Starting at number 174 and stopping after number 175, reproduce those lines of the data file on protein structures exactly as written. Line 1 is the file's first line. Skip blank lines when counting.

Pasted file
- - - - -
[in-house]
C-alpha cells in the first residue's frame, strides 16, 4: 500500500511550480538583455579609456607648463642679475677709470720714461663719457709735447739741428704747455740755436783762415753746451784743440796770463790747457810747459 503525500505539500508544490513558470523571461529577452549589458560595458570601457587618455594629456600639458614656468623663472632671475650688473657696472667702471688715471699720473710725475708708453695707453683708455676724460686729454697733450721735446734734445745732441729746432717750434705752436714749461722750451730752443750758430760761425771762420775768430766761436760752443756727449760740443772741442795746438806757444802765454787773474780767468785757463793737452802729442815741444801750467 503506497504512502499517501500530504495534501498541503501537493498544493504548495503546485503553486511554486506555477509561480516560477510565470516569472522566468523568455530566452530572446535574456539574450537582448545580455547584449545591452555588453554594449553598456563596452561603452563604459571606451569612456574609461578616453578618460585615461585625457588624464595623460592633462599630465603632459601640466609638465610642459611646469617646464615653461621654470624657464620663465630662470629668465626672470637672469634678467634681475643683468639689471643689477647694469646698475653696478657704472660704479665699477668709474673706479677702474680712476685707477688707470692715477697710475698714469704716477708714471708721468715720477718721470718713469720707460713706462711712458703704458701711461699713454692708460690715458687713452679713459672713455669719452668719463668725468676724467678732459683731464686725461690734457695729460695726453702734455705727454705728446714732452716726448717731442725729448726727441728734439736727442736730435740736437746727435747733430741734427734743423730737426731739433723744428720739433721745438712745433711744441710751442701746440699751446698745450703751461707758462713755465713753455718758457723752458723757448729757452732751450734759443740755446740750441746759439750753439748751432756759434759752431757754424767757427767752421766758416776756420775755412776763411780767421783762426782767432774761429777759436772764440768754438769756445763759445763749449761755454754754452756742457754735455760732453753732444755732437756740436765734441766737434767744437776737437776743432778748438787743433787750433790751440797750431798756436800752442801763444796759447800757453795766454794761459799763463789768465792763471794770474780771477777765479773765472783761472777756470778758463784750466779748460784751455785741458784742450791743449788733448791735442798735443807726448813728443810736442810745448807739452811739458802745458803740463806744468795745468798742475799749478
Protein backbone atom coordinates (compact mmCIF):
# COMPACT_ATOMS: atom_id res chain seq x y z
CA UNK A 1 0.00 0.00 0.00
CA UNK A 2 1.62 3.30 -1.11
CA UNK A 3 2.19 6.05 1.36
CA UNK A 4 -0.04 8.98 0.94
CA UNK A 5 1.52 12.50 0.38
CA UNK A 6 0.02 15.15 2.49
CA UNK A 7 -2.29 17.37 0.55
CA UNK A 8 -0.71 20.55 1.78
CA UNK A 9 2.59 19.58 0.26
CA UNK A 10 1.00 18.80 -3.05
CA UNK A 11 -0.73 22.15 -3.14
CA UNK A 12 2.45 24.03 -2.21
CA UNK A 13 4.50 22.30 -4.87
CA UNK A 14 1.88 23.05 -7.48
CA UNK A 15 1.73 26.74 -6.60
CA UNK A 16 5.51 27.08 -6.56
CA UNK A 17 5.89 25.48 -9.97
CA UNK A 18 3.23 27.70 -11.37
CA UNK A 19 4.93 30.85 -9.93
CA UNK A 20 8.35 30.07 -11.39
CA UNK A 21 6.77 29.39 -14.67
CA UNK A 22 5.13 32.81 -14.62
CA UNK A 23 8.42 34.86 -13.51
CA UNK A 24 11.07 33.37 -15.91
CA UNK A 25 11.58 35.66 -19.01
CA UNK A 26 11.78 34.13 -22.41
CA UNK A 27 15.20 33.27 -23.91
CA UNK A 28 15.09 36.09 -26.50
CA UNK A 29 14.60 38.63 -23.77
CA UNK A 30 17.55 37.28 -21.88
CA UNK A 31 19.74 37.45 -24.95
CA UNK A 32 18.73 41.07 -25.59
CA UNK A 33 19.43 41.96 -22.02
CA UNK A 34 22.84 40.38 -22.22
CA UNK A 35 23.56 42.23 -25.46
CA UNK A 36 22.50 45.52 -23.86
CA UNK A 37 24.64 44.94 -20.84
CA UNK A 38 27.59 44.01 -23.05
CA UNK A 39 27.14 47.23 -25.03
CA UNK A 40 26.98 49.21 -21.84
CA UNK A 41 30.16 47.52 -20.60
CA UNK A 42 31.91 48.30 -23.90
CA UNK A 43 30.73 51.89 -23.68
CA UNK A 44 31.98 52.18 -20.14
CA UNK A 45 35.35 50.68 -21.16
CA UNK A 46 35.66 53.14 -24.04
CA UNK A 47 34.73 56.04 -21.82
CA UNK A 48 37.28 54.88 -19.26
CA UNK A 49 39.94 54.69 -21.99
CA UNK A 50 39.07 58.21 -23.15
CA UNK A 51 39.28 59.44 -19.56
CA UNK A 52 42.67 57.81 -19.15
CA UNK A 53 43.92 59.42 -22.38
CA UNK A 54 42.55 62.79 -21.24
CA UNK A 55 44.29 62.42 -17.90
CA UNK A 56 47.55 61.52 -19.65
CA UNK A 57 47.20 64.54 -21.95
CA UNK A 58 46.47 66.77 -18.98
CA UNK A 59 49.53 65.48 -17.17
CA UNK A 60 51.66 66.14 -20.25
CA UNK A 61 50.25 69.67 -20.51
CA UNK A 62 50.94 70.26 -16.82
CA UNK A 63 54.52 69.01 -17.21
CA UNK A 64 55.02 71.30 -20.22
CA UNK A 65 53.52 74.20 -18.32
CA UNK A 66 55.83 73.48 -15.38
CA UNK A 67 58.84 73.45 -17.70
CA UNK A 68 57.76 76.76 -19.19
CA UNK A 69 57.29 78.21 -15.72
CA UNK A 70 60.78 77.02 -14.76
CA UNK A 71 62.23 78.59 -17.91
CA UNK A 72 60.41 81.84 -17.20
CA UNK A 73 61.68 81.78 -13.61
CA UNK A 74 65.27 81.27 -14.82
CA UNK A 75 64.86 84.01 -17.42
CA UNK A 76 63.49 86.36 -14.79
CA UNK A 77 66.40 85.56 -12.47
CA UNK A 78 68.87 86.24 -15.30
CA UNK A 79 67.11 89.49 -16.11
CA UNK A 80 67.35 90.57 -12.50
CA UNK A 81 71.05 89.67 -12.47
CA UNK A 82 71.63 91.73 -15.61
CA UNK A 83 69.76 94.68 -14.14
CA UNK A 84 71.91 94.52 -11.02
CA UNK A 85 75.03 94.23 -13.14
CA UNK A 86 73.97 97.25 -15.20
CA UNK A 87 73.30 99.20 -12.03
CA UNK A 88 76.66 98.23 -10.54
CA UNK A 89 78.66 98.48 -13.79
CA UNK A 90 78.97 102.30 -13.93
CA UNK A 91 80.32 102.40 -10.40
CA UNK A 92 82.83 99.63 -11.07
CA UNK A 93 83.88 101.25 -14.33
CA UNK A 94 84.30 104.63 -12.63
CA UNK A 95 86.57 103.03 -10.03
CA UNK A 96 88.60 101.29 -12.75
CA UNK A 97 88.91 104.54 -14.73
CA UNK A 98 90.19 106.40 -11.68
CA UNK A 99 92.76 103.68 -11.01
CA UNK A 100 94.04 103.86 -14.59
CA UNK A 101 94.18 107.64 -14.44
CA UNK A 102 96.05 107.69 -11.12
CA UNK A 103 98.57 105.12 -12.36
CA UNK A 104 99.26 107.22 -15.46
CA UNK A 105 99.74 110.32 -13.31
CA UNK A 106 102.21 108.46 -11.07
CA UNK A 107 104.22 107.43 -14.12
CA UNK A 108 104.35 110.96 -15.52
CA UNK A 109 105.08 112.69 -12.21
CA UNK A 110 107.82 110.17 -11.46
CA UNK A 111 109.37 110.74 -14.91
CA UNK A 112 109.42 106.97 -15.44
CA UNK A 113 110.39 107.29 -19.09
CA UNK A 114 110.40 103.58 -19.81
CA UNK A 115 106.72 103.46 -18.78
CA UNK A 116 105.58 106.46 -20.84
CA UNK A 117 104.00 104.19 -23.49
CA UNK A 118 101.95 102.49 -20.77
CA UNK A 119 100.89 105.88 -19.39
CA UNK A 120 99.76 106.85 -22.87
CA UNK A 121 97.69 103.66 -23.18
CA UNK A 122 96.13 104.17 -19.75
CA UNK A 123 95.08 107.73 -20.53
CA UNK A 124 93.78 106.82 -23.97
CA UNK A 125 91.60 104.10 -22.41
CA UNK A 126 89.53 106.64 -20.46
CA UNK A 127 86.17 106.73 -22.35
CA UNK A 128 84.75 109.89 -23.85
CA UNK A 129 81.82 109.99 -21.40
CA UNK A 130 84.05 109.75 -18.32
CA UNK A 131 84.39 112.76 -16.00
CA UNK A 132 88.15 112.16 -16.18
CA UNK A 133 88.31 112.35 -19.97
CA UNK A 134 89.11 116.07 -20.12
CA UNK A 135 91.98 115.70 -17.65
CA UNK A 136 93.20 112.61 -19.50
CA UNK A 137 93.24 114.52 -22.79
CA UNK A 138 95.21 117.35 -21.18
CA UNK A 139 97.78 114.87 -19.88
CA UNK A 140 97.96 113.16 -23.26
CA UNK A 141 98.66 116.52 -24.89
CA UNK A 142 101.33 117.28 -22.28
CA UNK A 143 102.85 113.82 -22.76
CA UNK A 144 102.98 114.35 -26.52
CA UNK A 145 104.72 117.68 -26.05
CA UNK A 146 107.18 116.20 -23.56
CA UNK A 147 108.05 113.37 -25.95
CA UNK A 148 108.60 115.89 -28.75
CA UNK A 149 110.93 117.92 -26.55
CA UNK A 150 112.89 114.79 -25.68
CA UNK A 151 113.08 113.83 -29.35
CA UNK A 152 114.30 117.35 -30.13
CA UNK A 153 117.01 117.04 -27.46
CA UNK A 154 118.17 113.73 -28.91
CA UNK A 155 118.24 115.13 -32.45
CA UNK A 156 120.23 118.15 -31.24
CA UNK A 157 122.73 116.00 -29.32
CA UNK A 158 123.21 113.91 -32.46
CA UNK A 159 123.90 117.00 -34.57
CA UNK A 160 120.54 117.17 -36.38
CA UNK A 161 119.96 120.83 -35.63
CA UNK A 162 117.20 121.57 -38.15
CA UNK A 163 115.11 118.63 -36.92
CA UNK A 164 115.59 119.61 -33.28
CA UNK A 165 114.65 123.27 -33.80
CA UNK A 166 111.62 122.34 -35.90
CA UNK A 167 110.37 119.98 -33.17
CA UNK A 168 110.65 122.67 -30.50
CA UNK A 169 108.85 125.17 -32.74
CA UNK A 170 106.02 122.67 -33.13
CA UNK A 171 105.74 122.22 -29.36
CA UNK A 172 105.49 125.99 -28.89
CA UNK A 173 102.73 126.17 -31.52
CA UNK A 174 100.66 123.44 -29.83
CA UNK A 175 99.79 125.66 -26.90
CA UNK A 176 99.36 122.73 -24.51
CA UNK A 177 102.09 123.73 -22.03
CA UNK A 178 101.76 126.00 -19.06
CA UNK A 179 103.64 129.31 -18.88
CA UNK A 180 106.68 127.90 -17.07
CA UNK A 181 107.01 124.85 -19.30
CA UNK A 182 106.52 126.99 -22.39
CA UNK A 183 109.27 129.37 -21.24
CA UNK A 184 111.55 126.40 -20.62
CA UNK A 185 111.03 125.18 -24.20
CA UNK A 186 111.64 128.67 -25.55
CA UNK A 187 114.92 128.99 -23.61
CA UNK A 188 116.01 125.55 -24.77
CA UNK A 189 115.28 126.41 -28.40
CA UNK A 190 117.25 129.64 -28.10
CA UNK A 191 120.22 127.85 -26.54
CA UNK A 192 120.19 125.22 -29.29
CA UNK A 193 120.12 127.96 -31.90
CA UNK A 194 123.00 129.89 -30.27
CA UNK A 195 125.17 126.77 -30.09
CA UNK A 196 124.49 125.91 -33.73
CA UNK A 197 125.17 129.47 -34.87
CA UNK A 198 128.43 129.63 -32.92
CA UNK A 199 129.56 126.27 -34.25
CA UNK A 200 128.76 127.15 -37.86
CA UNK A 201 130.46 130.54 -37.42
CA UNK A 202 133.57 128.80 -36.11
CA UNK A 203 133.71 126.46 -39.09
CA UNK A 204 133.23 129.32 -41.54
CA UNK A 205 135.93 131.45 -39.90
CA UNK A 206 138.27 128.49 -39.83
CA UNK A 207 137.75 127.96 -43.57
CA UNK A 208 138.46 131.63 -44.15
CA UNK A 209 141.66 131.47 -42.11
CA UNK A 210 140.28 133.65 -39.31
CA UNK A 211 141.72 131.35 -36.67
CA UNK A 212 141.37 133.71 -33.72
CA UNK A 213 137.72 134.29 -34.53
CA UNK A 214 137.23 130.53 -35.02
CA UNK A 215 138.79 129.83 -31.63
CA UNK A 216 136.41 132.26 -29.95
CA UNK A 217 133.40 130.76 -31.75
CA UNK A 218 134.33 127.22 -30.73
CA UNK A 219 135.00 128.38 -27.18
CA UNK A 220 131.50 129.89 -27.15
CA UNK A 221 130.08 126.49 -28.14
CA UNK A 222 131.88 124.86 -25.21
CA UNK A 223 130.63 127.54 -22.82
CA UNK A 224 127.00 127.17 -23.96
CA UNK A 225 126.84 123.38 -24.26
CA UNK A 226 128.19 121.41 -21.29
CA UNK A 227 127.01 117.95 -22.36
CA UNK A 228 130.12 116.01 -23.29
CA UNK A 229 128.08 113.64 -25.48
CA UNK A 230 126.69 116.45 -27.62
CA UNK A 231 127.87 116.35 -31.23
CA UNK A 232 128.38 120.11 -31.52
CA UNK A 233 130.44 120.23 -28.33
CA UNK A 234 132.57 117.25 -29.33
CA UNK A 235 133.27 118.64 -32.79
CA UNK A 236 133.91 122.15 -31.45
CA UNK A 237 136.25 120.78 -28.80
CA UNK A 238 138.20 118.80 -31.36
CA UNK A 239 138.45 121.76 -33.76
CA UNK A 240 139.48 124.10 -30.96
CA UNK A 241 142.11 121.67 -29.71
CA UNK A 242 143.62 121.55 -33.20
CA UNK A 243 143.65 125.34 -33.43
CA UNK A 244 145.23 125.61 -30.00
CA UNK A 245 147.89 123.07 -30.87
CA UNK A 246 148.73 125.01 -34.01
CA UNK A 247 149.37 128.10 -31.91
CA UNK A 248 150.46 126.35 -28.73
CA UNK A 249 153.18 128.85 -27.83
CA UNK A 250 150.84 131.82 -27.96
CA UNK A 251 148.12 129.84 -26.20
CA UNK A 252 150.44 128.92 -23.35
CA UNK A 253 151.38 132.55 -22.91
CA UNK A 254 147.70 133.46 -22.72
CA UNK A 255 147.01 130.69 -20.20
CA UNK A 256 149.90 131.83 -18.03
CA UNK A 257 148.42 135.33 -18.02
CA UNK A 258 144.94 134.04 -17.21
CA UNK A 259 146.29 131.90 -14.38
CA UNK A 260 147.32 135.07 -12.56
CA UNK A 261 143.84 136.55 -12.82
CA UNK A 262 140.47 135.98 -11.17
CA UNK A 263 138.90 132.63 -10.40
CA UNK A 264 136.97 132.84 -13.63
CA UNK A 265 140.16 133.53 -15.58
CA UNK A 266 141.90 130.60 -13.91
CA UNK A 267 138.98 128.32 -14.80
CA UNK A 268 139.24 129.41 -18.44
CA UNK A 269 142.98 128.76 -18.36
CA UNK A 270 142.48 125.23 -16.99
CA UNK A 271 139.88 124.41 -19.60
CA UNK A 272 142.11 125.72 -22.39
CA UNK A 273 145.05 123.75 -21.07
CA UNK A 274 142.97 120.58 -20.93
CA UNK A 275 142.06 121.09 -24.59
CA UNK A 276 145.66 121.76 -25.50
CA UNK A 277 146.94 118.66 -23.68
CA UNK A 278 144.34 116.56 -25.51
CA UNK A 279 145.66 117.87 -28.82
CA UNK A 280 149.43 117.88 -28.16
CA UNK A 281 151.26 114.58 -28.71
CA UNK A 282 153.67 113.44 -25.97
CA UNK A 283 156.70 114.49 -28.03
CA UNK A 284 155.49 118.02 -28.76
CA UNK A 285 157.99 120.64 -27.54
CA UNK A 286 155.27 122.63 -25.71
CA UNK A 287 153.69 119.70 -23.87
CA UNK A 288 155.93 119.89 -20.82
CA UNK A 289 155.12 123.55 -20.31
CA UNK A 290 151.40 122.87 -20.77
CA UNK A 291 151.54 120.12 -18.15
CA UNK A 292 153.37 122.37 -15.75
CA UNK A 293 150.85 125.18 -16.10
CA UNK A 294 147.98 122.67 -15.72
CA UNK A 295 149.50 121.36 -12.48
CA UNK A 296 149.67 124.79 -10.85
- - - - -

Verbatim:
CA UNK A 170 106.02 122.67 -33.13
CA UNK A 171 105.74 122.22 -29.36